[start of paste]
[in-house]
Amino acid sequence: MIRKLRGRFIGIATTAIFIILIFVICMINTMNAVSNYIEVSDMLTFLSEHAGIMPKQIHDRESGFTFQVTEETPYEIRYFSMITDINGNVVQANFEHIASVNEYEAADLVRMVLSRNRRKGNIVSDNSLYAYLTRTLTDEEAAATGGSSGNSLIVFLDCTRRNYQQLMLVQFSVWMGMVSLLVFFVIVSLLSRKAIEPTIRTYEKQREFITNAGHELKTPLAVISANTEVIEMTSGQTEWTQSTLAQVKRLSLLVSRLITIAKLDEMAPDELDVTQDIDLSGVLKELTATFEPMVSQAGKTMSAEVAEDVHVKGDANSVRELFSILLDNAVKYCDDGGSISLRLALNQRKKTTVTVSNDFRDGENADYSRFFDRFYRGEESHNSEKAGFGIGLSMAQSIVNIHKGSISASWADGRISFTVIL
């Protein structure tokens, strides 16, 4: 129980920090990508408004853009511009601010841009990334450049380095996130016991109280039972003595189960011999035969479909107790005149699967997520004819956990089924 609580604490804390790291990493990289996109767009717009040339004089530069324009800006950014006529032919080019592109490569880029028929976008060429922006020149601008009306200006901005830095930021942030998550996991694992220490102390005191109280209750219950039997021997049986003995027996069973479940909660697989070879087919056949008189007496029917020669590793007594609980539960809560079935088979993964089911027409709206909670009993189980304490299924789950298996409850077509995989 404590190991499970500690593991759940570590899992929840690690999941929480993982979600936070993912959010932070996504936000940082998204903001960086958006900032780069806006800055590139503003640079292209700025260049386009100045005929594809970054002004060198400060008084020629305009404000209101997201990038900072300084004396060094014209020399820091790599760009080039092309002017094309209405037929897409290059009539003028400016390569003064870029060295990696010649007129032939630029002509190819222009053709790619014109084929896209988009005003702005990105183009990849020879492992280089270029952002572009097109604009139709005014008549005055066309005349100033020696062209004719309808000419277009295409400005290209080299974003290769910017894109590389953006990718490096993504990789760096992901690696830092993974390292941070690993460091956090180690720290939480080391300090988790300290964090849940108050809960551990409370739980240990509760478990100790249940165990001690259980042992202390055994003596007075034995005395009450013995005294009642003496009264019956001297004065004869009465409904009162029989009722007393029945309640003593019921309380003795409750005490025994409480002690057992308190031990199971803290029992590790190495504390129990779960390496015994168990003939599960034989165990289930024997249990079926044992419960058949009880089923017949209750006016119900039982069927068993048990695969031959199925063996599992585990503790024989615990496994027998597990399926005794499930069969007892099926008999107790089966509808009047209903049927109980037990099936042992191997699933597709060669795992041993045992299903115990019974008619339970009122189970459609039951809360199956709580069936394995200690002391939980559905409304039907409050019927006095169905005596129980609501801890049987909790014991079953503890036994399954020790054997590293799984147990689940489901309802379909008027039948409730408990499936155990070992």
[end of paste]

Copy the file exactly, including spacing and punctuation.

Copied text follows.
[in-house]
Amino acid sequence: MIRKLRGRFIGIATTAIFIILIFVICMINTMNAVSNYIEVSDMLTFLSEHAGIMPKQIHDRESGFTFQVTEETPYEIRYFSMITDINGNVVQANFEHIASVNEYEAADLVRMVLSRNRRKGNIVSDNSLYAYLTRTLTDEEAAATGGSSGNSLIVFLDCTRRNYQQLMLVQFSVWMGMVSLLVFFVIVSLLSRKAIEPTIRTYEKQREFITNAGHELKTPLAVISANTEVIEMTSGQTEWTQSTLAQVKRLSLLVSRLITIAKLDEMAPDELDVTQDIDLSGVLKELTATFEPMVSQAGKTMSAEVAEDVHVKGDANSVRELFSILLDNAVKYCDDGGSISLRLALNQRKKTTVTVSNDFRDGENADYSRFFDRFYRGEESHNSEKAGFGIGLSMAQSIVNIHKGSISASWADGRISFTVIL
């Protein structure tokens, strides 16, 4: 129980920090990508408004853009511009601010841009990334450049380095996130016991109280039972003595189960011999035969479909107790005149699967997520004819956990089924 609580604490804390790291990493990289996109767009717009040339004089530069324009800006950014006529032919080019592109490569880029028929976008060429922006020149601008009306200006901005830095930021942030998550996991694992220490102390005191109280209750219950039997021997049986003995027996069973479940909660697989070879087919056949008189007496029917020669590793007594609980539960809560079935088979993964089911027409709206909670009993189980304490299924789950298996409850077509995989 404590190991499970500690593991759940570590899992929840690690999941929480993982979600936070993912959010932070996504936000940082998204903001960086958006900032780069806006800055590139503003640079292209700025260049386009100045005929594809970054002004060198400060008084020629305009404000209101997201990038900072300084004396060094014209020399820091790599760009080039092309002017094309209405037929897409290059009539003028400016390569003064870029060295990696010649007129032939630029002509190819222009053709790619014109084929896209988009005003702005990105183009990849020879492992280089270029952002572009097109604009139709005014008549005055066309005349100033020696062209004719309808000419277009295409400005290209080299974003290769910017894109590389953006990718490096993504990789760096992901690696830092993974390292941070690993460091956090180690720290939480080391300090988790300290964090849940108050809960551990409370739980240990509760478990100790249940165990001690259980042992202390055994003596007075034995005395009450013995005294009642003496009264019956001297004065004869009465409904009162029989009722007393029945309640003593019921309380003795409750005490025994409480002690057992308190031990199971803290029992590790190495504390129990779960390496015994168990003939599960034989165990289930024997249990079926044992419960058949009880089923017949209750006016119900039982069927068993048990695969031959199925063996599992585990503790024989615990496994027998597990399926005794499930069969007892099926008999107790089966509808009047209903049927109980037990099936042992191997699933597709060669795992041993045992299903115990019974008619339970009122189970459609039951809360199956709580069936394995200690002391939980559905409304039907409050019927006095169905005596129980609501801890049987909790014991079953503890036994399954020790054997590293799984147990689940489901309802379909008027039948409730408990499936155990070992």